RPG Menu Notes

Here’s notes from several videos, indicating stuff I want to do or try. Rather than link to each video, let alone an embed, let me shout out EngiGames and Jason Weiman.

  • I want to stick my interface in a separate scene. This is contraindicated by EngiGames for small games, but for my RPG, I think it makes sense to have it be its own thing that sits over the top of everything else going on.
    • using UnityEngine.SceneManagement;
    • if (SceneManager.GetSceneByName("UI").IsLoaded == false) SceneManager.LoadSceneAsync("UI", LoadSceneMode.Additive);
  • Consider, instead, having the menu call Don'tDestroyOnLoad() and then swapping immediately to a gameplay scene, rather than monkeying around with additive scenes, though.
  • If I don’t want to hook up events to buttons using the Unity Button delegates, I can create scripts that handle the button directly. E.g.
    • // In Start(), using UnityEngine.UI...
    • button = GetComponent<Button>();
    • button.onClick.AddListener(YourClickFunctionHere);
  • Obviously, I’ll want to be able to grab an instance of some access point to my menu from any other scene. I should be aware that just putting a reference in a public static field in Awake() is considered a Very Bad Plan. This is because it is a sloppy singleton that doesn’t do the first part of a singleton’s job — ensure that one, and only one instance of the class exists. This video details a singleton generic that will allow you to turn a Monobehavior into a proper singleton merely by inheriting from it.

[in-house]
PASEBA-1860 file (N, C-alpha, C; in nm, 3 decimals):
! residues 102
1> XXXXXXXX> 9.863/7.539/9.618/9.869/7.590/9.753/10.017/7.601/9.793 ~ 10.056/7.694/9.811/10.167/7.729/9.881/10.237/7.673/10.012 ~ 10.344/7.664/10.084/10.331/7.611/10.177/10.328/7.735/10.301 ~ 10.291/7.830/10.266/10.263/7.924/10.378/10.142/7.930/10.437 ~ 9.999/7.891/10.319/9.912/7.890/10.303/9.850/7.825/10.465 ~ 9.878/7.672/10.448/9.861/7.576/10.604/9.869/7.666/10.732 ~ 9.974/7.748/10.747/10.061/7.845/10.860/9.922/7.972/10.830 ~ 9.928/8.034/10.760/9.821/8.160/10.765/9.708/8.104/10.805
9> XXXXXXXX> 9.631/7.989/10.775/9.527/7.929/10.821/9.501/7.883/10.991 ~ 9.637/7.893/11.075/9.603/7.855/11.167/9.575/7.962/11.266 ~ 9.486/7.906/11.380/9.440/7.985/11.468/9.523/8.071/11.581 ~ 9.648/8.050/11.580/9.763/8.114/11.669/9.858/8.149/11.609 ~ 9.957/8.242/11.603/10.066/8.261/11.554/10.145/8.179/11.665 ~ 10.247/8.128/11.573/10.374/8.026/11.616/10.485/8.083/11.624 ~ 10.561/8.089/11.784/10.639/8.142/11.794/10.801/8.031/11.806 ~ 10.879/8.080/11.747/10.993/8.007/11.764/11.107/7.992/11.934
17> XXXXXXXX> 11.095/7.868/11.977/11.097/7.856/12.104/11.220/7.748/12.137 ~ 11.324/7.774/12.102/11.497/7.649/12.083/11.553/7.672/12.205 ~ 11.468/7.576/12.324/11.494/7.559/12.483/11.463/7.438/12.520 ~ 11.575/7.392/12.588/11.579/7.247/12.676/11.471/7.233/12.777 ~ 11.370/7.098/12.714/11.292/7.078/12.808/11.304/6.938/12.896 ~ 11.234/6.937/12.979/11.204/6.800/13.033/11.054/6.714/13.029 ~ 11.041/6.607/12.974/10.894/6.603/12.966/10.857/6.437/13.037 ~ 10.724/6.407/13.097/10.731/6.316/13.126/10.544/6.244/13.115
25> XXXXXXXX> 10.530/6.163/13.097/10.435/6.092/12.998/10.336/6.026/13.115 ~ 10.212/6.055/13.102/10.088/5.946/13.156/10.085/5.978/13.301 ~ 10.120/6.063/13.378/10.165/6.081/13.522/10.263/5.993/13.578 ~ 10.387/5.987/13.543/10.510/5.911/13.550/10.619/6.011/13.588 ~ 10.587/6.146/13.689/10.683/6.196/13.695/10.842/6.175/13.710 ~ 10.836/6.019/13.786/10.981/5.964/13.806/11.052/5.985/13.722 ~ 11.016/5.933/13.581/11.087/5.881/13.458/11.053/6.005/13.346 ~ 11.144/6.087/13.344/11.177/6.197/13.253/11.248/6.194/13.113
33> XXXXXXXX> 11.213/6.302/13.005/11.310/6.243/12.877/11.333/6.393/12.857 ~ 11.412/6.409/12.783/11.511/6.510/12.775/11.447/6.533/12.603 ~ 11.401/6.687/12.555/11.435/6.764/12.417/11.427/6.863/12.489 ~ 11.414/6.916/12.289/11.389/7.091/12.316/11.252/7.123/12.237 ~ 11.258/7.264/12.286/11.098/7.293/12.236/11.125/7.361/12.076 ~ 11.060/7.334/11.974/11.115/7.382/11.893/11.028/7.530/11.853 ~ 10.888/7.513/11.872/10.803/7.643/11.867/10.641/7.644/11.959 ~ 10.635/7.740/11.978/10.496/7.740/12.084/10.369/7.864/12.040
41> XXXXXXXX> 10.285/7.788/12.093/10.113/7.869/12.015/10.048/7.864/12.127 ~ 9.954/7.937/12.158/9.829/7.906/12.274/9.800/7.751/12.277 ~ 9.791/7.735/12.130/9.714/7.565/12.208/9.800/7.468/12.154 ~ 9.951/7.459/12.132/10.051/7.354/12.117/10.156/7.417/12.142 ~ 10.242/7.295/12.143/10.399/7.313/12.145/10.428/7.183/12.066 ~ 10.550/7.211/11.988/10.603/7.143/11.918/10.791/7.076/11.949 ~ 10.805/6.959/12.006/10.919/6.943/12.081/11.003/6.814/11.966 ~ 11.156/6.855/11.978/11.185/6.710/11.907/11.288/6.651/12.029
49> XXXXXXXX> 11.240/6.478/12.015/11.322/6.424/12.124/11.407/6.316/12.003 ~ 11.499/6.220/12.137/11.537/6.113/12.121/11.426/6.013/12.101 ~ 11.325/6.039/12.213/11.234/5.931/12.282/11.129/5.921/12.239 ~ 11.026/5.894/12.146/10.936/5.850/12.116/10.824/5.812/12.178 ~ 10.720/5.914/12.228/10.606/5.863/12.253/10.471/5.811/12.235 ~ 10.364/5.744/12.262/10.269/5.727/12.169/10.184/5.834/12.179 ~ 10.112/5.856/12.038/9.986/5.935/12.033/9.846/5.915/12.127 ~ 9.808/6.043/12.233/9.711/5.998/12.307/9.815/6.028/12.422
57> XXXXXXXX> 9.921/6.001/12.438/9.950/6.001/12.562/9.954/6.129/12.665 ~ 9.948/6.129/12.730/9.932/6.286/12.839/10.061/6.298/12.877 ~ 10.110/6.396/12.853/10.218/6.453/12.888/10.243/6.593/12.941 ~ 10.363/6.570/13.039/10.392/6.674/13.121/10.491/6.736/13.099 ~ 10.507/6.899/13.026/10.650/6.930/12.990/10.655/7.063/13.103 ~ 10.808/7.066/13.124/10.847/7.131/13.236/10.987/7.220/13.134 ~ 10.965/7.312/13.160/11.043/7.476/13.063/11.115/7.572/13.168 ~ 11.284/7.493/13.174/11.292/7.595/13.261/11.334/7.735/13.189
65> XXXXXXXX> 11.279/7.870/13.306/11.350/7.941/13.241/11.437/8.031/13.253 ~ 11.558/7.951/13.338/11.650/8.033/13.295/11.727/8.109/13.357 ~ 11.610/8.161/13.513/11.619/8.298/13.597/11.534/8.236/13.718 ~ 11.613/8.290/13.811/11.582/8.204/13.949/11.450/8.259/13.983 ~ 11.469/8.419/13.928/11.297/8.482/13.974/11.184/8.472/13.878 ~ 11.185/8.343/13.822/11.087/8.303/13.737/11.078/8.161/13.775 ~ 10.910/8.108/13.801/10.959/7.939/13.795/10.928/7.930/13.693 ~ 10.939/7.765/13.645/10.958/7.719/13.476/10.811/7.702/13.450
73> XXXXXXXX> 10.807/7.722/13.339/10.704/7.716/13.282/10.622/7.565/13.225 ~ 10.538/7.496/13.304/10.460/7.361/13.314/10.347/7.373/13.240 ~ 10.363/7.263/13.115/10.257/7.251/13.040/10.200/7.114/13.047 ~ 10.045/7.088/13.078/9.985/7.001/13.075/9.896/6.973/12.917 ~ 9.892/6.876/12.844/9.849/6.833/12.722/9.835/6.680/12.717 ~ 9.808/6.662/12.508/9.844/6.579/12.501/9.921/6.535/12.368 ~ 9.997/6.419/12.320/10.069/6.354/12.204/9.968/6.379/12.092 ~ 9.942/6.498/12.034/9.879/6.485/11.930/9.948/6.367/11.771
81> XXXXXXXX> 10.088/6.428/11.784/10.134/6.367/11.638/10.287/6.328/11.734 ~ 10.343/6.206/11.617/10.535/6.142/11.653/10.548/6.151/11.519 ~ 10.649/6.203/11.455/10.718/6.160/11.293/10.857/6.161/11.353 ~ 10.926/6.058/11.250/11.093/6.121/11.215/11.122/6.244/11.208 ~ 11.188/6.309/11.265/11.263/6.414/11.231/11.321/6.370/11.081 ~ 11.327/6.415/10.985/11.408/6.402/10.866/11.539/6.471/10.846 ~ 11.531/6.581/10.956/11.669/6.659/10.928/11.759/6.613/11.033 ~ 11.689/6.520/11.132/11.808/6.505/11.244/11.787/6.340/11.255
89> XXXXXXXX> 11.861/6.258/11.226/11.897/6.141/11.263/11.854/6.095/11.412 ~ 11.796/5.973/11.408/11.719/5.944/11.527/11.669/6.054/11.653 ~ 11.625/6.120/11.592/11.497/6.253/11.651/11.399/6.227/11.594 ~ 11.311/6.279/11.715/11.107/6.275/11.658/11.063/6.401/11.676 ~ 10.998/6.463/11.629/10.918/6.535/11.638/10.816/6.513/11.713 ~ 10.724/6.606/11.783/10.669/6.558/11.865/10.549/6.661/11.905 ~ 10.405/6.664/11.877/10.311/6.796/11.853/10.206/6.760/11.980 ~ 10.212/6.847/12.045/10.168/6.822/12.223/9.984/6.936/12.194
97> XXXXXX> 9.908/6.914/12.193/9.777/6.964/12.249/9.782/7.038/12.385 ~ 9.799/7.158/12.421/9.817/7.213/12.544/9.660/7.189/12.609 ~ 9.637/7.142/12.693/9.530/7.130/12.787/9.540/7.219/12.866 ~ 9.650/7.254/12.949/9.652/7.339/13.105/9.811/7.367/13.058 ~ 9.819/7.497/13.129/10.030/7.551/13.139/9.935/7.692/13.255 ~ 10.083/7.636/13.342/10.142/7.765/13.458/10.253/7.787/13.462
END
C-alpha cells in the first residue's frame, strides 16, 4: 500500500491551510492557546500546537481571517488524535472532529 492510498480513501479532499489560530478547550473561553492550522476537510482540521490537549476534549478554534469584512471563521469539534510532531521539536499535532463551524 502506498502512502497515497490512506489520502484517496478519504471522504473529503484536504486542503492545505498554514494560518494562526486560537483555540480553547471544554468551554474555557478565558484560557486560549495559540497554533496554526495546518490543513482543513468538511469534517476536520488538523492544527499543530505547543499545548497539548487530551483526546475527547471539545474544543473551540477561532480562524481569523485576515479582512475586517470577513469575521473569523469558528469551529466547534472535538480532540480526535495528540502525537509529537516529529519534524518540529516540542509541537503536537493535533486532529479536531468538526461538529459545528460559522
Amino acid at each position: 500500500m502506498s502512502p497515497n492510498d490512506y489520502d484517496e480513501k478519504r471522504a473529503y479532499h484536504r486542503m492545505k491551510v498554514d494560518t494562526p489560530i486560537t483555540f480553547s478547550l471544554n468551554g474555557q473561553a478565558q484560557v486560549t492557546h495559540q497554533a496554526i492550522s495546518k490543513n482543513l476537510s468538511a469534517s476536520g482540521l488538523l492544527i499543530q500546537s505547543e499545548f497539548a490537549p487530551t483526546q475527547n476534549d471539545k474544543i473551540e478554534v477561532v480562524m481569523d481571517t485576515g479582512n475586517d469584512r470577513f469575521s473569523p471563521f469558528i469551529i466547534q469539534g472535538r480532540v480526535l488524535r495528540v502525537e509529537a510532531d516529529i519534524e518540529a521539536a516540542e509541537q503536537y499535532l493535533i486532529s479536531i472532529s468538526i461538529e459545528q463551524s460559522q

Here’s a singleton implementation that is more or less identical to the EngiGames one linked above. Only the names have been changed to protect the record. (By that I mean I read it, I grokked, it, I typed it in myself to ensure I understood what I was doing and why). I use a property instead of a getter method because for some reason I hate methods, even when I’m replacing them with what are secretly just methods.

using UnityEngine;

public abstract class singleton<T> : MonoBehaviour 
    where T: MonoBehaviour
    static T instance;
    static bool quitting = false;

    public static T Instance
            if (quitting) return null;
            if (instance == null)
                GameObject go = new GameObject();
                go.name = typeof(T).Name;
                instance = go.AddComponent<T>();
            return instance;

    protected virtual void Awake()
        if (instance == null)
            instance = this as T;
        else if (instance != this as T)
        else DontDestroyOnLoad(gameObject);

    private void OnApplicationQuit()
        quitting = true;


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